* Shares jump 30 pct to highest level since June 2011
* Analysts eye similar structure at Credit Agricole
* Key differences could scuttle C. Agricole transaction
* Natixis eyes asset management M&A wave - interview (Adds comments from chairman, sources on possibility of Credit Agricole deal, updates shares)
By Christian Plumb and Matthias Blamont
PARIS, Feb 18 (Reuters) - Natixis shares leapt as much as 30 percent on Monday, a day after the French bank announced an ownership overhaul that paves the way for higher dividends and fuelled speculation rival Credit Agricole might try a similar move.
Natixis plans to shed its 20 percent stake in a network of savings banks tied to its parent company BPCE in a deal that will free up capital and allow for a one-off 2 billion-euro ($2.7 billion) dividend to shareholders.
The investment bank, rescued in the financial crisis in 2009 through a government-backed merger of its retail cooperative parents, has since been undergoing a gradual restructuring aimed at selling off risky assets.
Natixis’s shares were up 29 percent at 3.67 euros by 1435 GMT, the highest level since June 2011, with volumes triple the 90-day average.
The sale could put pressure on larger rival Credit Agricole, which has a similar 25 percent stake in its own allied group of savings banks, to do something similar, although there would be significant drawbacks which might scuttle such a deal.
“It is safe to say it’s a direct challenge to Credit Agricole,” said Yannick Naud, a portfolio manager at Glendevon King Asset Management in London.
One banker said although the deal would raise pressure on Credit Agricole to at least look at such a transaction, it would be more difficult for the larger bank to do given its recent spate of weak results, including billions of euros in goodwill writedowns and losses on the sale of its Greek unit.
A source close to the deal said that, despite superficial similarities, there were key differences between the two groups that made such a transaction less likely for Credit Agricole.
Shares in Credit Agricole, which was not immediately available for comment, were little changed.
“Natixis is above all an investment bank and an asset manager,” the source said. “Credit Agricole SA is really a universal bank with retail components, so it’s a different vehicle.”
While Natixis’ holdings in the regional savings banks yielded low returns, Credit Agricole “gets a better yield, it’s better for shareholders,” he said.
In addition, in the case of Natixis, the restructuring puts an end to a guarantee mechanism that aimed at insuring risky assets related to the regional bank stakes, freeing up capital.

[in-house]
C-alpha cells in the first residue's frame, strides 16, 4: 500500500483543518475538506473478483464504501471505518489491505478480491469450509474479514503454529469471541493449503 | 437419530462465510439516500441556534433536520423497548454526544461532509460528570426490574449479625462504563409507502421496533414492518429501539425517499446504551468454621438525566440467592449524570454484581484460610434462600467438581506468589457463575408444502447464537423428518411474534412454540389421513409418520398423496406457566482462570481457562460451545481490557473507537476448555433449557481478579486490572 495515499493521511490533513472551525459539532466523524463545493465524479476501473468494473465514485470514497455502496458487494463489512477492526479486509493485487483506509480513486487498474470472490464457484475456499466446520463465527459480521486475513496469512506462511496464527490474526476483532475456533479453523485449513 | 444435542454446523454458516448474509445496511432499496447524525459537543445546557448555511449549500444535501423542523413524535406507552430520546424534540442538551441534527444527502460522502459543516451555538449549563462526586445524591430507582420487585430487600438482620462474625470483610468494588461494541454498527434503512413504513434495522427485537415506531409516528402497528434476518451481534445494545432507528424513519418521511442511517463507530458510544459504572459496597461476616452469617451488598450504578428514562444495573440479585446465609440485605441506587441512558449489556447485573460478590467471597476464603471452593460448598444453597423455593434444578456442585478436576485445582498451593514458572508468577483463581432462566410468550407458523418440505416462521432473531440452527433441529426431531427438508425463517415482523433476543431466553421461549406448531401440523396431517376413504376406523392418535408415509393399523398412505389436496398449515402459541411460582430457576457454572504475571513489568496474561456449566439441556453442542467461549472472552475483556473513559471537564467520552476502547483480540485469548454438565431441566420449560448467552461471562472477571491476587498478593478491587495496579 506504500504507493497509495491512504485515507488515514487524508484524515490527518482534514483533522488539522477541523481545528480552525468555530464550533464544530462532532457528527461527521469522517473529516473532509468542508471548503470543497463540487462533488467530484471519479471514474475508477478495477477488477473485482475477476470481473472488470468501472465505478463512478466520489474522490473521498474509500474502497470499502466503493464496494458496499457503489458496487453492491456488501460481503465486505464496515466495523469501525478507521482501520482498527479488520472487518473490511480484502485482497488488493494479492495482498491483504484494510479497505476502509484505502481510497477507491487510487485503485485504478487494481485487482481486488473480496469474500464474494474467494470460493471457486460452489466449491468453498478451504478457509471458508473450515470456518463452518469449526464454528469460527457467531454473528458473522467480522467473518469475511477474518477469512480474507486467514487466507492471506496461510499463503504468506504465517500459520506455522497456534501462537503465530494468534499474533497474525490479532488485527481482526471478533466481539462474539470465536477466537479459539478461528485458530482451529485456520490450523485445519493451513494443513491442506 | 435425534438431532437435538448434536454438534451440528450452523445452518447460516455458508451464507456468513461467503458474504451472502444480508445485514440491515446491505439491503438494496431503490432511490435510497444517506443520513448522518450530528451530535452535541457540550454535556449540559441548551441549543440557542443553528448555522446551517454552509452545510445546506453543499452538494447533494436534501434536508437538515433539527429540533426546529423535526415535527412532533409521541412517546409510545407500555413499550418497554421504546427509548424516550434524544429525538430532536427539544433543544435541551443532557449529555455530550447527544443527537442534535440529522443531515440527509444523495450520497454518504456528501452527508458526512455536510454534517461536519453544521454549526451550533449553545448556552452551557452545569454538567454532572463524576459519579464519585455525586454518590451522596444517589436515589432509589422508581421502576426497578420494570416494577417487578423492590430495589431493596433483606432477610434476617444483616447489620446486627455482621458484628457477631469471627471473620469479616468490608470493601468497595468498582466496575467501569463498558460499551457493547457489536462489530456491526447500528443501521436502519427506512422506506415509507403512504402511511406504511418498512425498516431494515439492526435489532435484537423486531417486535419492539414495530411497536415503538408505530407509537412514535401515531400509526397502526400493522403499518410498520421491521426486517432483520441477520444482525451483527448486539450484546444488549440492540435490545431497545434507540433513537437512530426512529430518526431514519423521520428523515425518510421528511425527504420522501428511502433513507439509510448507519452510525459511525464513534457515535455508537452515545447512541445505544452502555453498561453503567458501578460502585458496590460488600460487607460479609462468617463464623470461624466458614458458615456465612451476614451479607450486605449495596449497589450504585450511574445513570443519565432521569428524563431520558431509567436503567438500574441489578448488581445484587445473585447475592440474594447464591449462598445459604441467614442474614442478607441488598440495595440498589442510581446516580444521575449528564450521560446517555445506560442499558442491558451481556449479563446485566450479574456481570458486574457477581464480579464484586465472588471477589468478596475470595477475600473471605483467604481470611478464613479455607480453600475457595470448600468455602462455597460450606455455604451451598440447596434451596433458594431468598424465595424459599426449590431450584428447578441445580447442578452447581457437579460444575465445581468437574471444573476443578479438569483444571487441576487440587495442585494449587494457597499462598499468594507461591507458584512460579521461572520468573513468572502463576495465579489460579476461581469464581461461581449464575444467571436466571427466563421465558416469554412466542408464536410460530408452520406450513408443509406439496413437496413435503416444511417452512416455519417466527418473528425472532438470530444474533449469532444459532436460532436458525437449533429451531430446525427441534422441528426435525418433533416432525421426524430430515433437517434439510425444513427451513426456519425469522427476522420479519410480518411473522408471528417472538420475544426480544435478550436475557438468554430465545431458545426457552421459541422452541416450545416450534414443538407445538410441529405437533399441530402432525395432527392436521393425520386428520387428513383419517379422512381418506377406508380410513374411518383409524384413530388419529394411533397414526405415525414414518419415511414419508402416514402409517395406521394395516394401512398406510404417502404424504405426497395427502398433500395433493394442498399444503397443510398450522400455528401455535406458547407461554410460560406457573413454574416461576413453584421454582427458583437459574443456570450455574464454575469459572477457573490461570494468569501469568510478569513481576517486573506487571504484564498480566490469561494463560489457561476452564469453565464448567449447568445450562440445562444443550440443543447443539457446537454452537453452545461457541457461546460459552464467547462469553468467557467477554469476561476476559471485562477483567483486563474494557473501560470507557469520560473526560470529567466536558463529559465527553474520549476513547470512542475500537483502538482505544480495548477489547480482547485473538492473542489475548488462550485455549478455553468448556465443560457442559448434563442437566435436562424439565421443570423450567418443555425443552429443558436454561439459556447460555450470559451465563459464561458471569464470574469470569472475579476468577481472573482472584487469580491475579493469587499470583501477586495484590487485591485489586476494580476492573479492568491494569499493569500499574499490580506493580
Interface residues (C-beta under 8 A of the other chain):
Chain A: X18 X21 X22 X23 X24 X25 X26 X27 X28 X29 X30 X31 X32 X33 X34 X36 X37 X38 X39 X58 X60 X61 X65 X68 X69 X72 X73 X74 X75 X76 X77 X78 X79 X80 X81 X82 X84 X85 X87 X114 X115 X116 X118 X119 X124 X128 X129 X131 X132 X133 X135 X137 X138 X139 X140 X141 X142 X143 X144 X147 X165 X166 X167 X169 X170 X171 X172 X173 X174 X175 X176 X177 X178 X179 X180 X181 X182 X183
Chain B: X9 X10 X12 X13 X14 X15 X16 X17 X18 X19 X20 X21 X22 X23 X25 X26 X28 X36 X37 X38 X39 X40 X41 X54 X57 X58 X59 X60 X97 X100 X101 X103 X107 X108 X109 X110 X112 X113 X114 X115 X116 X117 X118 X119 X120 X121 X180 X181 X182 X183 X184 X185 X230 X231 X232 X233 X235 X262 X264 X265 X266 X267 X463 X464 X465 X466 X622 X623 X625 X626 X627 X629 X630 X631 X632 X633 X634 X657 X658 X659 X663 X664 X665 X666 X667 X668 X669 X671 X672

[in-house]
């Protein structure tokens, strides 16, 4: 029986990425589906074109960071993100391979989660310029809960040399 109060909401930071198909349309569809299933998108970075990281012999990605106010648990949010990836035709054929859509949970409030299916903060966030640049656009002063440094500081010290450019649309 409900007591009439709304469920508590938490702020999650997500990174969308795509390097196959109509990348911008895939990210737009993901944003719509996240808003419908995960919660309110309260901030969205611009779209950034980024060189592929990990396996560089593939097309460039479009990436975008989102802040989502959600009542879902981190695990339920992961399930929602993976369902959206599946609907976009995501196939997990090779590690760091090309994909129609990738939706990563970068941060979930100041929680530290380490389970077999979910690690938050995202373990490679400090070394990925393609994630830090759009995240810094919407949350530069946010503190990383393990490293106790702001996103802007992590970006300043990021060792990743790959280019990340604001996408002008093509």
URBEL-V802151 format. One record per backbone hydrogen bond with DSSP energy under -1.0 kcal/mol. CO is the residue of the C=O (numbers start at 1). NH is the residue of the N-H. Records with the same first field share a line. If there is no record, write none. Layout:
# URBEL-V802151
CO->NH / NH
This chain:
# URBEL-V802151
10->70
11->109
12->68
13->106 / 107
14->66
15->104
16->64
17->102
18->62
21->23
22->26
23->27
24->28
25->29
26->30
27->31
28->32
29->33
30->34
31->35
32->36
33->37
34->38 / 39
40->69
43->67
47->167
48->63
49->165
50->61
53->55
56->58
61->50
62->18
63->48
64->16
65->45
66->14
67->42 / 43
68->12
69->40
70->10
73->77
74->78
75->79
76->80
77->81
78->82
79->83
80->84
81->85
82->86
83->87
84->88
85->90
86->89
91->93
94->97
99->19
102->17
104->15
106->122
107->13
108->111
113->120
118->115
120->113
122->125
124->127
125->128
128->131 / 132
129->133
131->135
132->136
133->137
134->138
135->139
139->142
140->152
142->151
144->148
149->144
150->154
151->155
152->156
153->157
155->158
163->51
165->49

Credit Agricole has a similar guarantee mechanism, but because of the way it is structured it would not free up capital, the source close to the deal said.
Still, Natixis Chairman Francois Perol said in an interview that, given Credit Agricole was the one other bank with a similar structure, “I would imagine that could cause them to reflect”, adding he had no idea if the rival might do a deal.
Perol also said Natixis would take a close look at potential acquisitions to strengthen its asset management division.
“Our conviction is that banking models haven’t finished their transformation,” Perol said. “In asset management, there will be consolidation, and we wish to participate.”
Natixis’ asset management arm had 591 billion euros of assets under management as of the year-end. The bank’s other two main units focus on corporate lending and consumer credit. It also controls Coface, a credit insurance agency.
Analysts praised the restructuring plan, saying it would boost Natixis’s regulatory capital under Basel III solvency rules and render a complex and opaque group more transparent.
“The transaction makes financial sense via improvement in efficiency and profitability and simplification of group structure while returning significant capital to shareholders,” Citi analysts said.
Natixis will unload the stake by selling 12 billion euros in investment certificates through which it owned a fifth of Banques Populaires and Caisses d‘Epargne (BPCE) to the savings and cooperative banks themselves, which will then cancel them. BPCE will remain a 72 percent stakeholder in Natixis.
BPCE and Natixis plan to unveil a new three-year strategic plan in the second half of the year, Natixis executives said.
Longer term, the sale of the BPCE certificates will also clear the way for Natixis to regularly pay out dividends of around 50 percent of earnings starting with those from 2013.
$1 = 0.7490 euros Additional reporting by Steve Slater; Editing by Greg Mahlich and Mark Potter